Aboard the TitanicEditGracie boarded the Titanic at Southampton on April 10, 1912 and was assigned first class cabin C51. He spent much of the voyage chaperoning various unaccompanied women, including Mrs. Helen Churchill Candee, Mrs. E.D. (Charlotte) Appleton, Mrs. R.C. (Malvina) Cornell and Mrs. J.M. (Caroline) Brown. He also spent time reading books he had found in the first class library, socializing with his friend J. Clinch Smith, and discussing the Civil War with Isidor Straus. He was known among the other first-class passengers as a tireless raconteur who had an inexhaustible supply of stories about Chickamauga and the Civil War in general.
On April 14, Gracie decided that he had neglected his health and spent some time in physical exercise on the squash courts and in the ship's swimming pool. He then attended divine services, had an early lunch, and spent the rest of the day reading and socializing. He went to bed early, intending on an early start the next morning on the ship's squash courts.
At about 11:45 pm ship's time Gracie was jarred awake by a jolt. He sat up, realized that the ship's engines were no longer moving, and quickly dressed, putting on a Norfolk jacket over his regular clothes. Reaching the Boat Deck, he realized that the ship was listing slightly; he returned to his cabin to put on his life-jacket and on the way back found the women he had been chaperoning. He escorted them up to the boat deck and made sure that they entered lifeboats. He then retrieved blankets for the women in the boats and Smith assisted Second Officer Charles Lightoller in filling the remaining lifeboats with women and children.
Once the last regular lifeboat had been launched at 1:55 am on the 15th, Gracie and Smith assisted Lightoller and others in freeing the four Englehardt collapsible boats that were stored on top of the crew quarters and attached to the roof by heavy cords and canvas lashings. Gracie had to lend Lightoller his penknife so that the boats could be freed. The men were able to launch Collapsibles "C" and "D" and free Collapsible "A" from its lashings, but while they were freeing Collapsible "B" from its place the bridge was suddenly awash. Gracie later wrote about the moment:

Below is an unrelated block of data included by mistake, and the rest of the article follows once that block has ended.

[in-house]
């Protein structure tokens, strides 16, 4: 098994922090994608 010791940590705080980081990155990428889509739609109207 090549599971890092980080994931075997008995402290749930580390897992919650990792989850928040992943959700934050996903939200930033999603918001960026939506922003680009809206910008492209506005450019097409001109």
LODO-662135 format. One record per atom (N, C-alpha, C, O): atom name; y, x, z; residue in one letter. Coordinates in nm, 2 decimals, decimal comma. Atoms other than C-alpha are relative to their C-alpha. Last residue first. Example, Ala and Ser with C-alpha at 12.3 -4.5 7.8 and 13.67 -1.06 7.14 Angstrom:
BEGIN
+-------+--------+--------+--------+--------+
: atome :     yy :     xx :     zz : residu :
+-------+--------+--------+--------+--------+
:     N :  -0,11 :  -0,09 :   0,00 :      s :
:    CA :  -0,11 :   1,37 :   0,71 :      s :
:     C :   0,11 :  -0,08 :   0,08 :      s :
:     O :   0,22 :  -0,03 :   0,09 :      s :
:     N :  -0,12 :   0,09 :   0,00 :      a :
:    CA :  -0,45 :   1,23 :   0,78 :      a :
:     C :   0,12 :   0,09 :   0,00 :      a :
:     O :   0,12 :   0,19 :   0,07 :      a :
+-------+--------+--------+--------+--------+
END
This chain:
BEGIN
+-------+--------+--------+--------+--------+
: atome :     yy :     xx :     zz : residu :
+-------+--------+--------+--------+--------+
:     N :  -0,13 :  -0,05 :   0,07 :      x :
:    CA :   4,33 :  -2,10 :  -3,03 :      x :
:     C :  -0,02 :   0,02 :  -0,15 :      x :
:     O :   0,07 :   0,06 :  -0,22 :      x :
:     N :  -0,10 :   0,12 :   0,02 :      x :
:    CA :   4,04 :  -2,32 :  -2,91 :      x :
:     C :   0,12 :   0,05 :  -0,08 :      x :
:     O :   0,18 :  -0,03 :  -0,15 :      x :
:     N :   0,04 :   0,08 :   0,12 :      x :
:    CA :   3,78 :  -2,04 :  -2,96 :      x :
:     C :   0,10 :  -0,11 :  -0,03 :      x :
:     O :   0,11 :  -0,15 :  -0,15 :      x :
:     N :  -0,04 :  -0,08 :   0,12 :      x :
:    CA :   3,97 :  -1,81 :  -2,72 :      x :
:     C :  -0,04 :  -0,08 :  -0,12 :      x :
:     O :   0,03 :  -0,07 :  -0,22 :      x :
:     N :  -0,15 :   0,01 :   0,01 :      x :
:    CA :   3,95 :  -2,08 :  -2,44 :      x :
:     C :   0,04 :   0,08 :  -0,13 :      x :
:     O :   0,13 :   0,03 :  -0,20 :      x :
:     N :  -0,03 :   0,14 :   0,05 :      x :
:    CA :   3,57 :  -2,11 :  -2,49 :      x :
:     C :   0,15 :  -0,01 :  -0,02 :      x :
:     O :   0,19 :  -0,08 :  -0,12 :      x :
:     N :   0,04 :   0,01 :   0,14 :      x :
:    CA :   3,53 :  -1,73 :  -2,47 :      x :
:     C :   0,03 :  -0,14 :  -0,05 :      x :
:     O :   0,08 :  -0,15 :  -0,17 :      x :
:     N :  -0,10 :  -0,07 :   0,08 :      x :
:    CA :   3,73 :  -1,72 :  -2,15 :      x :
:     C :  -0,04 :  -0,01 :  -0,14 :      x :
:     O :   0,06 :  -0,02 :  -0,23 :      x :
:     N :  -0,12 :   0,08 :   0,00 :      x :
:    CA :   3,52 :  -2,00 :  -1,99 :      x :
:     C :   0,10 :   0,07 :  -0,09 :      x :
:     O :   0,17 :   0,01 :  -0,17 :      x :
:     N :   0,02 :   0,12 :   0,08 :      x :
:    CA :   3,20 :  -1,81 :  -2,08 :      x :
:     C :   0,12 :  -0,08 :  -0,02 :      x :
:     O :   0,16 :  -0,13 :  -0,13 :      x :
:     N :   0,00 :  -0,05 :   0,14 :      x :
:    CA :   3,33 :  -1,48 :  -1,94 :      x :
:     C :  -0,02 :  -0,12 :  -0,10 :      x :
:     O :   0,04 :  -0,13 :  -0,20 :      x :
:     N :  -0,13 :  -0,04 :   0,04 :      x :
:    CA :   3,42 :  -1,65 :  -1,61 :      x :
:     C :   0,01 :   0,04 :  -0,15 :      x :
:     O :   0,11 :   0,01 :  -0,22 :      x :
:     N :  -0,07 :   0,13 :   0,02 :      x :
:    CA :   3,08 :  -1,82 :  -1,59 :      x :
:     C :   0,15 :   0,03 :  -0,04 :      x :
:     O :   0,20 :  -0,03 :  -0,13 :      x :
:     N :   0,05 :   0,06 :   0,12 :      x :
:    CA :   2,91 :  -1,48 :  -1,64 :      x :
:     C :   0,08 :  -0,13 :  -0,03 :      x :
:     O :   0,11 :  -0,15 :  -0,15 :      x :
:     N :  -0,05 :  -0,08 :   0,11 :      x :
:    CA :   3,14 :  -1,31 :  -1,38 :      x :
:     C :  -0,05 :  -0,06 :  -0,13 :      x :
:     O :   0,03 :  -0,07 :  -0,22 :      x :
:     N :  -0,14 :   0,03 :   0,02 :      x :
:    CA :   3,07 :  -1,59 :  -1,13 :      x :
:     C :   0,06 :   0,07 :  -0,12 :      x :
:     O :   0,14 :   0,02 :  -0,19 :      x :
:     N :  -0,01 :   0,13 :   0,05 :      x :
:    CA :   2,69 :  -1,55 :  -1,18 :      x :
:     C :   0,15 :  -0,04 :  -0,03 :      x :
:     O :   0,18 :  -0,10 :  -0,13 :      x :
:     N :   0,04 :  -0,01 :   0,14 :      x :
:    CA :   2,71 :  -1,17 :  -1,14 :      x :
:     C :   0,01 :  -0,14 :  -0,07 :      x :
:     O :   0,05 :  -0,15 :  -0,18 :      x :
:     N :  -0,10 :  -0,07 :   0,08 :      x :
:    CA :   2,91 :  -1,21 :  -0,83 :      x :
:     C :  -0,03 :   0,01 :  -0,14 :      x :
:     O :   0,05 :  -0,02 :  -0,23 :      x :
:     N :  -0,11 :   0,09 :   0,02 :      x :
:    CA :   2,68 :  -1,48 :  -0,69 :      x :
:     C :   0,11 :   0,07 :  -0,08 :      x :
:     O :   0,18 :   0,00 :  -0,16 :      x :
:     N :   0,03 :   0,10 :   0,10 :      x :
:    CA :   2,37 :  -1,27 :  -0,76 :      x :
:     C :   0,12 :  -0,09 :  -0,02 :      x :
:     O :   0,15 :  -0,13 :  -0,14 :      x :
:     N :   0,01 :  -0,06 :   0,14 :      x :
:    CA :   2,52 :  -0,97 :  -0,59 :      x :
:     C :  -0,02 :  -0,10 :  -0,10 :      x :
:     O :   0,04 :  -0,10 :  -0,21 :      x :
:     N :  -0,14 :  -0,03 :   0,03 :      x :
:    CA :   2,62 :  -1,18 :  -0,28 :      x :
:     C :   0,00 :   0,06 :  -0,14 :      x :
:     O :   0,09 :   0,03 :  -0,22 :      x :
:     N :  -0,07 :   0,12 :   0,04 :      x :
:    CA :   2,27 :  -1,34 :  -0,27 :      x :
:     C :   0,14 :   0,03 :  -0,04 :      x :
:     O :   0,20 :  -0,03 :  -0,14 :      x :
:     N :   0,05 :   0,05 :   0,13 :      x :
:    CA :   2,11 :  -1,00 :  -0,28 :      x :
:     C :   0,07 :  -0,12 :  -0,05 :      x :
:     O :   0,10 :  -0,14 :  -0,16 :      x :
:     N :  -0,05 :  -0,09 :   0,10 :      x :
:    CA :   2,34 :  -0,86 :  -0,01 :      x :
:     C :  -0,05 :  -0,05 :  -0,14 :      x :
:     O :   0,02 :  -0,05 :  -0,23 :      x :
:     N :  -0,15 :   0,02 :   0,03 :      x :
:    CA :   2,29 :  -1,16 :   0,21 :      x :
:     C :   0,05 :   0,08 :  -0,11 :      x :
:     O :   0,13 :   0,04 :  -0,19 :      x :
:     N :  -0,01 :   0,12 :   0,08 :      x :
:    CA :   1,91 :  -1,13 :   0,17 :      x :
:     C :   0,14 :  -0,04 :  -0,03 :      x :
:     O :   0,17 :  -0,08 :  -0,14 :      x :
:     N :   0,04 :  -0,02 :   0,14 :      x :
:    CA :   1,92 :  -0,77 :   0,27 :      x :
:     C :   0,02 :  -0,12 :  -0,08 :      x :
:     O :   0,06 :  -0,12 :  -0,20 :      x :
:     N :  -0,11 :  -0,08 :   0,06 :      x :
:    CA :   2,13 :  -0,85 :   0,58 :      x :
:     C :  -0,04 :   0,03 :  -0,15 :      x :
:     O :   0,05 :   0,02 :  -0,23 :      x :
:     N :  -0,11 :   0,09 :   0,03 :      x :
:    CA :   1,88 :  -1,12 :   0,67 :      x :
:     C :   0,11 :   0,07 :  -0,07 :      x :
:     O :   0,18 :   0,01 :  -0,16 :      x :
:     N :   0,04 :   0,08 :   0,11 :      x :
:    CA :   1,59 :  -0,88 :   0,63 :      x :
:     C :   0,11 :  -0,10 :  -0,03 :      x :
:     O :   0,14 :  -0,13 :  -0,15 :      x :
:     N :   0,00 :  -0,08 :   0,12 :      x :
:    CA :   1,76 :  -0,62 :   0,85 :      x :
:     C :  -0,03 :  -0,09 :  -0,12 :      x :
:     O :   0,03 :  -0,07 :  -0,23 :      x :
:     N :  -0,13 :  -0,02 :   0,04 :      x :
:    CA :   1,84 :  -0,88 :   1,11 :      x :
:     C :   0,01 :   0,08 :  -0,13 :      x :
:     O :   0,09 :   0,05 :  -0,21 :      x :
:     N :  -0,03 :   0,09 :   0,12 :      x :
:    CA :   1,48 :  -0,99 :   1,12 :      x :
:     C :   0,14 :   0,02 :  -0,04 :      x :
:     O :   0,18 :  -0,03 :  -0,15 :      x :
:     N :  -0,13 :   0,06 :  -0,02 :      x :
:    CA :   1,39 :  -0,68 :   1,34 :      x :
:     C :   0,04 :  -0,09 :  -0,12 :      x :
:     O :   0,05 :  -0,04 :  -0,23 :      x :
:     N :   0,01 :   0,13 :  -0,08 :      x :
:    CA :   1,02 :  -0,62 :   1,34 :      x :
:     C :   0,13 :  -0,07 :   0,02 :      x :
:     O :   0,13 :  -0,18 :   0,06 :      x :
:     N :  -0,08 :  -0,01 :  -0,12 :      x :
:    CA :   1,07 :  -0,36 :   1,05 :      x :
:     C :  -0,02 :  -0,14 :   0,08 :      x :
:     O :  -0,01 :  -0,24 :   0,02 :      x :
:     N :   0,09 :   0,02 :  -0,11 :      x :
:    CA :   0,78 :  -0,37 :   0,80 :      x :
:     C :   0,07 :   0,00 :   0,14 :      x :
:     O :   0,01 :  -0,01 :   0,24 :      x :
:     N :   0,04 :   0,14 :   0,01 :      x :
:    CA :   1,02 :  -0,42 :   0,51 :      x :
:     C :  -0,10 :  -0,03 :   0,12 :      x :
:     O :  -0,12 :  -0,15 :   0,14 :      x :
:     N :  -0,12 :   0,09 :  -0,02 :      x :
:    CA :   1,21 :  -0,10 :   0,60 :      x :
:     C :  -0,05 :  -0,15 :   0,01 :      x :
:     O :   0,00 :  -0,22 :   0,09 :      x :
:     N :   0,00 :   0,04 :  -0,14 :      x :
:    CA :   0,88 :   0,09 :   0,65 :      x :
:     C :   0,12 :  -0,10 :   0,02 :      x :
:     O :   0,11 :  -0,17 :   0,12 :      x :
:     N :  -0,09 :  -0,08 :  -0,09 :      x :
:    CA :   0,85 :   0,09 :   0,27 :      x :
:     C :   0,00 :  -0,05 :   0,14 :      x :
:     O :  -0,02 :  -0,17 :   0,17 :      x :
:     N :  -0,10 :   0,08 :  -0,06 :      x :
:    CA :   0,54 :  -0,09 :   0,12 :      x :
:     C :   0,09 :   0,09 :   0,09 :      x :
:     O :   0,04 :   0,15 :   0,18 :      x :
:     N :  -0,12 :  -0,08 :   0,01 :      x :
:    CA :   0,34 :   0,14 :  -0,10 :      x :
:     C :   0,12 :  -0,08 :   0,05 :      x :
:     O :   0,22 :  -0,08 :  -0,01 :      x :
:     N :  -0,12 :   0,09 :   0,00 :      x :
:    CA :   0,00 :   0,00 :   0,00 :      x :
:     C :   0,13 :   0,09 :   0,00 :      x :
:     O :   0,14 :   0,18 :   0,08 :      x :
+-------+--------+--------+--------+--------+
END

- My friend Clinch Smith made the proposition that we should leave and go toward the stern. But there arose before us from the decks below a mass of humanity several lines deep converging on the Boat Deck facing us and completely blocking our passage to the stern. There were women in the crowd as well as men and these seemed to be steerage passengers who had just come up from the decks below. Even among these people there was no hysterical cry, no evidence of panic. Oh the agony of it.
As the fore part of the ship dipped below the surface and the water rushed towards them, Gracie jumped with the wave, caught a hand hold, and pulled himself up to the roof of the bridge. The undertow caused by the ship's sinking pulled Gracie down; he freed himself from the ship and rose to the surface near the overturned Collapsible "B". Gracie scrambled onto the overturned lifeboat along with a few dozen other men in the water. His friend Clinch Smith disappeared; his body was never found.
As the night wore on, the exhausted, freezing, and soaking wet men aboard the overturned Collapsible "B" found it almost impossible to remain on the slick keel. Gracie later wrote that over half the men who had originally reached the collapsible were claimed by exhaustion or cold and slipped off the upturned keel during the night. As dawn broke and it became possible for those in other lifeboats to see them, Second Officer Lightoller (who was also on the collapsible, along with Wireless Operator Harold Bride) used his officer's whistle to attract the other boats' attention; eventually lifeboats Nos. 4 and 12 rowed over and took the remaining men off the overturned boat. Gracie was so tired that he was unable to make the jump himself and was pulled into lifeboat No. 12, the last to reach RMS Carpathia when that ship, captained by Arthur Henry Rostron, arrived on the scene.
Aftermath and deathEdit
Gracie never recovered from the ordeal. Although he survived the sinking, he did not survive the year. His health was severely affected by the hypothermia and physical injuries he suffered, and he died of complications of diabetes on December 4, 1912, less than eight months after the sinking. He was buried at Woodlawn Cemetery in the Bronx, where many of his fellow survivors, as well as family members of victims, attended his funeral. He was the first adult survivor to die.